Don't know about your neck of the woods, but up here it's law that
your emergency brake has to be working. Roadside spot checks
especially in winter time often check for a working emergency brake.
If it's not, a ticket with a fine attached is the result.
Probably not the same type of salt, but our roads and sidewalks are
heavily salted in wintertime for traction. It's not uncommon for the
snow to temporarily melt away and the ground is still white from all
the salt spread on it. I've always wondered what all this road salt
does to the eco system.
On 12/14/2013 1:22 AM, firstname.lastname@example.org wrote:
Well, you drive on the beach which is covered by a wave of salt water
every few seconds. ;~) What does it do to the eco system? It turns it
in to a beach. LOL
Then there is the salt air. Simply stick your tongue out and you can
taste the salt.
On Sat, 14 Dec 2013 02:22:34 -0500, email@example.com wrote:
Why do you think the oceans are so salty?
We lived in Vermont for fifteen years. I'm very familiar with the
whole concept of driving on salt. They use no sand because it'll
freeze solid before they can get it on the trucks. In really cold
weather, salt doesn't melt anything but it still helps traction.
Yep. I had to replace my 2001 Ranger this year, even though it hadn't
been in salt country for five years. The rear frame was so rotted out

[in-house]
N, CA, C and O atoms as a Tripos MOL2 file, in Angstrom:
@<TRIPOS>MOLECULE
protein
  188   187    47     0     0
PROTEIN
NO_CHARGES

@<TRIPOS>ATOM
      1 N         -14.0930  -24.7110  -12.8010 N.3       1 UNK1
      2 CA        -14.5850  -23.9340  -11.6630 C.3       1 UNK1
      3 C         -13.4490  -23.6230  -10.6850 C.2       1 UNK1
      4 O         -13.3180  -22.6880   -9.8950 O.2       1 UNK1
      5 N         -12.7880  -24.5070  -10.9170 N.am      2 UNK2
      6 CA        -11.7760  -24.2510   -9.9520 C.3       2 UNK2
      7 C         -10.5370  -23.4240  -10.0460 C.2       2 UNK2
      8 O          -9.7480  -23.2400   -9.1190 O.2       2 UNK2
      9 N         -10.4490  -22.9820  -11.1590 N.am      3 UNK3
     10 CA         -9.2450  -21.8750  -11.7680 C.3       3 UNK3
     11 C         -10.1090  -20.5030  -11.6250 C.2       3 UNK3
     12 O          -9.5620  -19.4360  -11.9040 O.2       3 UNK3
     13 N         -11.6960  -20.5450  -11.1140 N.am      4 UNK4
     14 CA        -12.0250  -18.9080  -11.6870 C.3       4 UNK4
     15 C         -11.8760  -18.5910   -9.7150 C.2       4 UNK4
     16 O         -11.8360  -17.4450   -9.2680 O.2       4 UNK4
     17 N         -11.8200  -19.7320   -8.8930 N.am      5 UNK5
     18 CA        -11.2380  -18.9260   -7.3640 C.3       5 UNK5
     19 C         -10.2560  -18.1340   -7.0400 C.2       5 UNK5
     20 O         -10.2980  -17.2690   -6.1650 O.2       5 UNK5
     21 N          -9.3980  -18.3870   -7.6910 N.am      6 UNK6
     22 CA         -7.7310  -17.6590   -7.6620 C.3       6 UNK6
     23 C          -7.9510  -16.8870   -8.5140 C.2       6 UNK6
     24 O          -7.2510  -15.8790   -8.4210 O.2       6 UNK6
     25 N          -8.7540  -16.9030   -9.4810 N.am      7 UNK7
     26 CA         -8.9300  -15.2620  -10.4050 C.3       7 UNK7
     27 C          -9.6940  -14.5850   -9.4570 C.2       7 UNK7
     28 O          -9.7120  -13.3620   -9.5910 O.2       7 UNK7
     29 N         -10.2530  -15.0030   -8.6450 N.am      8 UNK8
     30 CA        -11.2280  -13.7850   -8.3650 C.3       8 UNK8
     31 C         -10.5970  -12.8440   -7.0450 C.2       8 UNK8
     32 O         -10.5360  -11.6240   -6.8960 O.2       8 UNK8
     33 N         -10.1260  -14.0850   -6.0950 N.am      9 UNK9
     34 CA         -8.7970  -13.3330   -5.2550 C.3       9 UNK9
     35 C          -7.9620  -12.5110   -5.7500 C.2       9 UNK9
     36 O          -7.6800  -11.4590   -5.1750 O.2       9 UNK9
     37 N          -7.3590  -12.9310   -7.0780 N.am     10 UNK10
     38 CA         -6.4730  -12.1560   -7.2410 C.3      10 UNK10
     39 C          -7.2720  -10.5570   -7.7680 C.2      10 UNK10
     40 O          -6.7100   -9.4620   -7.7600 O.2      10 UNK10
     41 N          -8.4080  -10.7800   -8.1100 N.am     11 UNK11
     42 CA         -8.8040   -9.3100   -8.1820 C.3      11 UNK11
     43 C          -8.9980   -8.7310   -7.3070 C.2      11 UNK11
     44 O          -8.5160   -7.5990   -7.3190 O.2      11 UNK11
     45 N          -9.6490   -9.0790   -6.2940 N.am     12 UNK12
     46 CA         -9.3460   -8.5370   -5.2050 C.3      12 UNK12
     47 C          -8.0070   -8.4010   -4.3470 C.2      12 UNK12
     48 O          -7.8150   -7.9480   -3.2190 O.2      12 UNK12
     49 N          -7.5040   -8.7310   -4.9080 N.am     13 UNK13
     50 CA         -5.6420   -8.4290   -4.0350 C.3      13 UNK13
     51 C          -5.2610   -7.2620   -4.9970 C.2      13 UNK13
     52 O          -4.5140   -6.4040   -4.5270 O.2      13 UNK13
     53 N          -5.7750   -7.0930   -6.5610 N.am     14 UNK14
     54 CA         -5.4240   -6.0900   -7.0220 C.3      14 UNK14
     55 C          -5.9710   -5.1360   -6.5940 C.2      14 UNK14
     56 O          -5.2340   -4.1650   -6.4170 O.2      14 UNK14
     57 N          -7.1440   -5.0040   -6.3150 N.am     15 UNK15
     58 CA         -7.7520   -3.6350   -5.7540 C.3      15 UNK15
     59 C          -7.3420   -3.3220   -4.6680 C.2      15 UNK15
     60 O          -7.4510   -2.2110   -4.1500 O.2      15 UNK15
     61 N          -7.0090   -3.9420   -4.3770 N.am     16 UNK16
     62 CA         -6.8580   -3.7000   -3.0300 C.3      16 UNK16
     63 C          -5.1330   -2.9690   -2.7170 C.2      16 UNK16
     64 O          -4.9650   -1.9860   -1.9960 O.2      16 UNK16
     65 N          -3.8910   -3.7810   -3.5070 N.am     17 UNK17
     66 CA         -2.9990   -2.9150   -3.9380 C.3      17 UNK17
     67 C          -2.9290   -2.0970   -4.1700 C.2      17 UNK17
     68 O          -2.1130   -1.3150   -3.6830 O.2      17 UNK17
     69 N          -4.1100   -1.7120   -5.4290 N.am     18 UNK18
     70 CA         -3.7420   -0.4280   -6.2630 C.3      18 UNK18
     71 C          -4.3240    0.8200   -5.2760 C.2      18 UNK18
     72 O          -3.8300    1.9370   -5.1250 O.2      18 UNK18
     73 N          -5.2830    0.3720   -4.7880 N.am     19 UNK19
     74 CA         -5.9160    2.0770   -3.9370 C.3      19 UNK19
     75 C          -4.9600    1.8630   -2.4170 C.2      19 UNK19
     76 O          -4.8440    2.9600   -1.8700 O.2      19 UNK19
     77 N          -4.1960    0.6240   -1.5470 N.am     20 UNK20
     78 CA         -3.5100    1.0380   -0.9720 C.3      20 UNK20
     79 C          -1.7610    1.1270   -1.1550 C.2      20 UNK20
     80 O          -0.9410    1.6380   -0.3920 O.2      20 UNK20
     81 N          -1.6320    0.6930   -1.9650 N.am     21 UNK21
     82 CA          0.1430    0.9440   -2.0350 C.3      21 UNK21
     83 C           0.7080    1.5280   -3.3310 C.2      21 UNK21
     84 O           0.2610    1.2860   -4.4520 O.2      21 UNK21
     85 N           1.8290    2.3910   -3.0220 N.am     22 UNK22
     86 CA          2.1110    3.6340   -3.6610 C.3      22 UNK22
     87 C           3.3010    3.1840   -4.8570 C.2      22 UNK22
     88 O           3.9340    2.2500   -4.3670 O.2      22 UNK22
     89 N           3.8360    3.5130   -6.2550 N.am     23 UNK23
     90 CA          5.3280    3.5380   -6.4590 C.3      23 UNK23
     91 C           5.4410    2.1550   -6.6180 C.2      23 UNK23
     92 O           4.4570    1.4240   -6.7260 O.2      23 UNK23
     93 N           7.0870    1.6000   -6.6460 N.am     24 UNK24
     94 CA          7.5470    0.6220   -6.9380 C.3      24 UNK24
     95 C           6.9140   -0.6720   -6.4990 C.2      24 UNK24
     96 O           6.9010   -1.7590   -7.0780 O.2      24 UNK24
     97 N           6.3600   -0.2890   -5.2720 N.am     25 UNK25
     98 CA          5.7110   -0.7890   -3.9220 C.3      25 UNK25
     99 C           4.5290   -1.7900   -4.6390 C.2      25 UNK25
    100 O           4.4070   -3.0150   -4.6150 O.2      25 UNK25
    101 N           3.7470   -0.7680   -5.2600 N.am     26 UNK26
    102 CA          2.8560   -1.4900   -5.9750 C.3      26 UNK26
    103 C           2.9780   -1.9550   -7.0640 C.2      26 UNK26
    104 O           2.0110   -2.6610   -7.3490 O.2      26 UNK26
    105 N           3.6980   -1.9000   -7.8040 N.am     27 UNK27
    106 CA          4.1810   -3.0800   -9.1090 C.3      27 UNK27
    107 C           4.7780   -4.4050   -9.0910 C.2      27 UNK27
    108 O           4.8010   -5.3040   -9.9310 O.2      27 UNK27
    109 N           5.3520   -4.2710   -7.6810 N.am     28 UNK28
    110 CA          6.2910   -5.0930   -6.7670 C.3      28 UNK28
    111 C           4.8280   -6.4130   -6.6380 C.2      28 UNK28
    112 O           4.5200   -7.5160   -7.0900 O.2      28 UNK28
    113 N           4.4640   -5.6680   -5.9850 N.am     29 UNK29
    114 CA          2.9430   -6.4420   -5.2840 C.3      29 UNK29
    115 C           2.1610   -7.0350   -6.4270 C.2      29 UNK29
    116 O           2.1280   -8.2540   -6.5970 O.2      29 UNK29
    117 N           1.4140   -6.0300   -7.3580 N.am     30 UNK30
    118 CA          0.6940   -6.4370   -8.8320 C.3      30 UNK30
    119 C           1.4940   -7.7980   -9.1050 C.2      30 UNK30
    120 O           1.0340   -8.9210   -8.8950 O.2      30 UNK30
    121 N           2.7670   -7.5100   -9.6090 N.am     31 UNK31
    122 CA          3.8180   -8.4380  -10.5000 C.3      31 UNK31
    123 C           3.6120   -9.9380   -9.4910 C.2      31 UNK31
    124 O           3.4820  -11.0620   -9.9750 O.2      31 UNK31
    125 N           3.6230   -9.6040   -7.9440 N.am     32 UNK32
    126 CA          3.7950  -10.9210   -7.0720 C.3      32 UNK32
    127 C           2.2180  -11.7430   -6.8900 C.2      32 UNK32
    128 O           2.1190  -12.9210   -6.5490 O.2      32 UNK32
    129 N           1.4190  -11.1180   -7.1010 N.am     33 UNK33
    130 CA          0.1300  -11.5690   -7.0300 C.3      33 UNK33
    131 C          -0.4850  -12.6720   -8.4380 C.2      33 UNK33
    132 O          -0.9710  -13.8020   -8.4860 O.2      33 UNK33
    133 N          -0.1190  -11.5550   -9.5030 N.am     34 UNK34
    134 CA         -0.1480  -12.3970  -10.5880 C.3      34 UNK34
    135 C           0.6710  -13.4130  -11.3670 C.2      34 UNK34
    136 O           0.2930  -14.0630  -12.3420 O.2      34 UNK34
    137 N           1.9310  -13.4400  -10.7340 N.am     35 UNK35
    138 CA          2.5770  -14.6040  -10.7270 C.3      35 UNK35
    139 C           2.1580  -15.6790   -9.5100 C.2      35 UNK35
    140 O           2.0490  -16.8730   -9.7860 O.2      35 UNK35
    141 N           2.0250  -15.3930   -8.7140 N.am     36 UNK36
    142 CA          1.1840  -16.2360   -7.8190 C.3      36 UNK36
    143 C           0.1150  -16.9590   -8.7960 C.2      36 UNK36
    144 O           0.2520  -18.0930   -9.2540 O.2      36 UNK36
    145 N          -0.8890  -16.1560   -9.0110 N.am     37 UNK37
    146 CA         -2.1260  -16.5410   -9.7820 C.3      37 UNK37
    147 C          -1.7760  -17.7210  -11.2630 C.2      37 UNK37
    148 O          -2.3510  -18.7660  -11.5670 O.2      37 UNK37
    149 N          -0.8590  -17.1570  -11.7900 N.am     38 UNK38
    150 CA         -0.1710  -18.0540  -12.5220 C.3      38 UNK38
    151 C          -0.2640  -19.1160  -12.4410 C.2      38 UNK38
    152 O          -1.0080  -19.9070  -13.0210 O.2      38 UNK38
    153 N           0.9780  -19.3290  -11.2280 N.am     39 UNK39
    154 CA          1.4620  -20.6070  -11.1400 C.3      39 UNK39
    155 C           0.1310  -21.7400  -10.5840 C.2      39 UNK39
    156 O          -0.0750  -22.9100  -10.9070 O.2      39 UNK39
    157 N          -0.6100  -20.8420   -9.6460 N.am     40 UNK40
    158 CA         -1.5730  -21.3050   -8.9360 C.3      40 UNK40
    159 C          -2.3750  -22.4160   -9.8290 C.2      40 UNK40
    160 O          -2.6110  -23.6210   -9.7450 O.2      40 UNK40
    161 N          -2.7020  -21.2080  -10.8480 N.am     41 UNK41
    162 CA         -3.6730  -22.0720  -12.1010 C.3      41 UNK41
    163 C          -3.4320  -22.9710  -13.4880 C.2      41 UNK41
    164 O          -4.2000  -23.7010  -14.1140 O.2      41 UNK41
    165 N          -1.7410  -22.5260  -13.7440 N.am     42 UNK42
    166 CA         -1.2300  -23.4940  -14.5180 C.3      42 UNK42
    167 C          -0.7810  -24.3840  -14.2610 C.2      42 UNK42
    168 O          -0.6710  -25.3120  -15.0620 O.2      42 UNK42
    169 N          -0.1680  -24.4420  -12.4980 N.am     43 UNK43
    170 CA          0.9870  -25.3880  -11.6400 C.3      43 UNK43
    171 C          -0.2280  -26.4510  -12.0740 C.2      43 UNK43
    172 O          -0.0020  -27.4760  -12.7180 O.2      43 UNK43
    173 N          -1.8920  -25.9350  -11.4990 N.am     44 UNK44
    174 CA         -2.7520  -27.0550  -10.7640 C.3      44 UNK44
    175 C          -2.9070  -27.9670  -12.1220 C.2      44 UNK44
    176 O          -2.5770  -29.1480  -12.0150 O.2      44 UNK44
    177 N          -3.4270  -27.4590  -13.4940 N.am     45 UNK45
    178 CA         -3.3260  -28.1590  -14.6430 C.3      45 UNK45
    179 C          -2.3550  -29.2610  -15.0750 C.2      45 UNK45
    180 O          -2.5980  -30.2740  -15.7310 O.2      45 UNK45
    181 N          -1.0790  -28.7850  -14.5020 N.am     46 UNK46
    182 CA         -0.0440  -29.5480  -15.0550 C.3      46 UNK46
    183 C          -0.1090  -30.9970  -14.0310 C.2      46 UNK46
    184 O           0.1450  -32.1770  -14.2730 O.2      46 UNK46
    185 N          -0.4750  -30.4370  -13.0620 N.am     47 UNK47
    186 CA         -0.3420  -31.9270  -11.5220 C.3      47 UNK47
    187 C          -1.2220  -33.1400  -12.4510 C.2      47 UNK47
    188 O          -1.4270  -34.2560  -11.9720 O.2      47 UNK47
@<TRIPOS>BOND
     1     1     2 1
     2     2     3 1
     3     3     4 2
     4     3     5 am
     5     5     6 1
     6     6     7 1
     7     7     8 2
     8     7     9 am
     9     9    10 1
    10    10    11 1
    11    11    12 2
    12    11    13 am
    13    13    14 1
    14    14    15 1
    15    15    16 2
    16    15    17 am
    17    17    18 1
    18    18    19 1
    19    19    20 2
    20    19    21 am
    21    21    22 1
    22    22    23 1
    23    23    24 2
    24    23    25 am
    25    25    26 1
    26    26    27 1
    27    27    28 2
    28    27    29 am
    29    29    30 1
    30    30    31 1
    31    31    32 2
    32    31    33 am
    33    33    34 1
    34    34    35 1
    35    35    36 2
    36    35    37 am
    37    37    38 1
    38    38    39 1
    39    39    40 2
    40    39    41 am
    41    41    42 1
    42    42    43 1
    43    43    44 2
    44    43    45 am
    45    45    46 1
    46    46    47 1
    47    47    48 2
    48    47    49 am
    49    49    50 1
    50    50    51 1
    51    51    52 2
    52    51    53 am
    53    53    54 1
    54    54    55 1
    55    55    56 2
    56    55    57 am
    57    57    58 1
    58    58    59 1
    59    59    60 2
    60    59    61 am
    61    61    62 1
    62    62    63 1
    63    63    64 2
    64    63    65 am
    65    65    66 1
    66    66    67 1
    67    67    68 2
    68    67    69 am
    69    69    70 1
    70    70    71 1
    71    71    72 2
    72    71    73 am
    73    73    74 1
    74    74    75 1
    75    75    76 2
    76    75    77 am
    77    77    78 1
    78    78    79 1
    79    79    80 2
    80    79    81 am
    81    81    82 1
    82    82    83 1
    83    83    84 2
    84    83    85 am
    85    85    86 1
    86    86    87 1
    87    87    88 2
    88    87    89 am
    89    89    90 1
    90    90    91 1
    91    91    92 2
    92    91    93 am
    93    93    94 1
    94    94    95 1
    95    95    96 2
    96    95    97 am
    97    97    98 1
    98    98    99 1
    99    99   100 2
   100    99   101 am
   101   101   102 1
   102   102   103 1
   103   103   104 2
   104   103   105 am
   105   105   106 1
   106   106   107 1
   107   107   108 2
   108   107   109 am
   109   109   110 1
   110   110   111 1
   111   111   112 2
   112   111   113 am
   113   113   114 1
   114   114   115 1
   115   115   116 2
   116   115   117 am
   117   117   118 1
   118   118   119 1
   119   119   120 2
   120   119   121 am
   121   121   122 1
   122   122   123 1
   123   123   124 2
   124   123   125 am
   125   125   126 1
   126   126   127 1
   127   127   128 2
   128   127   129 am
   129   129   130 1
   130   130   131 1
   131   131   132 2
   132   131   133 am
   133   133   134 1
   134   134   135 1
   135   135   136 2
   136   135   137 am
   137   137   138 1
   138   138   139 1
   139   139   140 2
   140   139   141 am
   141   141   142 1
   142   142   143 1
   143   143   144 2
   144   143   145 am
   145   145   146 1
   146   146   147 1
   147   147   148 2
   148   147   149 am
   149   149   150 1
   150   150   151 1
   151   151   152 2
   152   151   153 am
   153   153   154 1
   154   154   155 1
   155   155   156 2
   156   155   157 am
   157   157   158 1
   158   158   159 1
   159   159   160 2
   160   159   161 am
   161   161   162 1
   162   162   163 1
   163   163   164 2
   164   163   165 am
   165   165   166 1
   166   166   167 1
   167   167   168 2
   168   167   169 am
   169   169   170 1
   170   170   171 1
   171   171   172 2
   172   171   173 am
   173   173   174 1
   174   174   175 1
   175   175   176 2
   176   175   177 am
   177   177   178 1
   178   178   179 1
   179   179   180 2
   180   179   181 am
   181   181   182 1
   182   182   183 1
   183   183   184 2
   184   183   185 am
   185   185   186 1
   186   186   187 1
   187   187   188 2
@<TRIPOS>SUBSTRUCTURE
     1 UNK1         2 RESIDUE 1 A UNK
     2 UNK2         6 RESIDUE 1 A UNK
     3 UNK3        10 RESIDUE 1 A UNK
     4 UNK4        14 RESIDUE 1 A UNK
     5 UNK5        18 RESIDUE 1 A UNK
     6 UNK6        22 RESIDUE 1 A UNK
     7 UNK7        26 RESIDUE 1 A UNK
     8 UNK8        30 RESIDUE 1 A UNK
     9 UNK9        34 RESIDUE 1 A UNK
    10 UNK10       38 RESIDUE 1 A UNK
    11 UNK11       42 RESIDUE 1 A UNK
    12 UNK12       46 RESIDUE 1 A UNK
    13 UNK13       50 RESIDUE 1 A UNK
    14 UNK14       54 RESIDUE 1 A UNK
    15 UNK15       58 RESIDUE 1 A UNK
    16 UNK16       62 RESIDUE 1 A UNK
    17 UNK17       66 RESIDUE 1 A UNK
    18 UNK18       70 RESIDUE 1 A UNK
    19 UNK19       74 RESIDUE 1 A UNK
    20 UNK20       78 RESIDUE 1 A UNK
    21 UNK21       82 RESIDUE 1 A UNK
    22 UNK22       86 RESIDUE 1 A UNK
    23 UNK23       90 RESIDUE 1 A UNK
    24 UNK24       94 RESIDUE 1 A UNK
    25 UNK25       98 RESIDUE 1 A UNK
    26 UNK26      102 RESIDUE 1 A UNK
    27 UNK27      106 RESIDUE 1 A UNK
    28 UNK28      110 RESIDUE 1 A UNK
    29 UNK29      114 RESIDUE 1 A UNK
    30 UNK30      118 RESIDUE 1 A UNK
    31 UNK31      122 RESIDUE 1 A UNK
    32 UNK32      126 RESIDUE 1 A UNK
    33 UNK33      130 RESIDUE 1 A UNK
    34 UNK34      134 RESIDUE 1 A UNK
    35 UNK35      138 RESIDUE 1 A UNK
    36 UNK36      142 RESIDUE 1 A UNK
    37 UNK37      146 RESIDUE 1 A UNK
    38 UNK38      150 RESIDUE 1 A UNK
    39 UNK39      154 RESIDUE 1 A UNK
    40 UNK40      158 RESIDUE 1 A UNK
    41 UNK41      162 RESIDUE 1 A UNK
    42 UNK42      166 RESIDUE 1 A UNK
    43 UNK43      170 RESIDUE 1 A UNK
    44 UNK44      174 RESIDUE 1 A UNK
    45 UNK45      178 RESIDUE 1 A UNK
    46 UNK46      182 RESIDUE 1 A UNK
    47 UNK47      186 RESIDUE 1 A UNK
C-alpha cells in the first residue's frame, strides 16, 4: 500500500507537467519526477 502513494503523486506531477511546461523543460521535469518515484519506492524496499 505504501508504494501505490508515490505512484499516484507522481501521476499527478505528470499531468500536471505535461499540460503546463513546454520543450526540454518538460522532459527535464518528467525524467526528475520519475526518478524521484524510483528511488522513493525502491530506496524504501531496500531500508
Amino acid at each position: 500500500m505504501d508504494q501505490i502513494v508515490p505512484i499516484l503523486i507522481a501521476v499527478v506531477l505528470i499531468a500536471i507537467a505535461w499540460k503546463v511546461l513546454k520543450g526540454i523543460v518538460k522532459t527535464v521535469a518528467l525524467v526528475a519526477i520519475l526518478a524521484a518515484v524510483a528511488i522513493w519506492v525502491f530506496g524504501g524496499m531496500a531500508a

there wasn't anything left for the leaf springs to attach to. It got
upgraded to a '14 F150. ;-)
Rust is not necessary. In cold and we weather, the cable can literally
freeze, i.e water infiltrates the cable housing far enought so that when it
turns to ice the cable sticks. Working in fleet vehicle maintenance for
the last 35 years I have seen it happen many of times. All our road
call techs and garagemen carry propane torches this time of year. BTW,
always leave them in the cab of the truck. If they're stowed in an
unheated area they may not work too well til they warm up.
Try driving your car through a puddle a few times then parking it overnight
in freezing weather with the parking brake set hard. While a particular
car may or may not have the brake freeze, the odds are that some will
under these conditions.
When the game is over, the pawn and the king are returned to the same box.
Larry W. - Baltimore Maryland - lwasserm(a)sdf. lonestar.org
I remember one winter I had to go to a meeting in the evening. It was
zero that night. The brake did not freeze but the oil in the standard
transmission became so stiff that I could not shift until I let he car
run for a while to warm the transmission.
Oh heck yeah!
Back in the late 80's, before the global warming fad, Houston used to
get pretty cold. I recall similar situations with my 87 Isuzu Trooper.
The temperature was "7" degrees F and that thing was a beast to drive
when it got cold.
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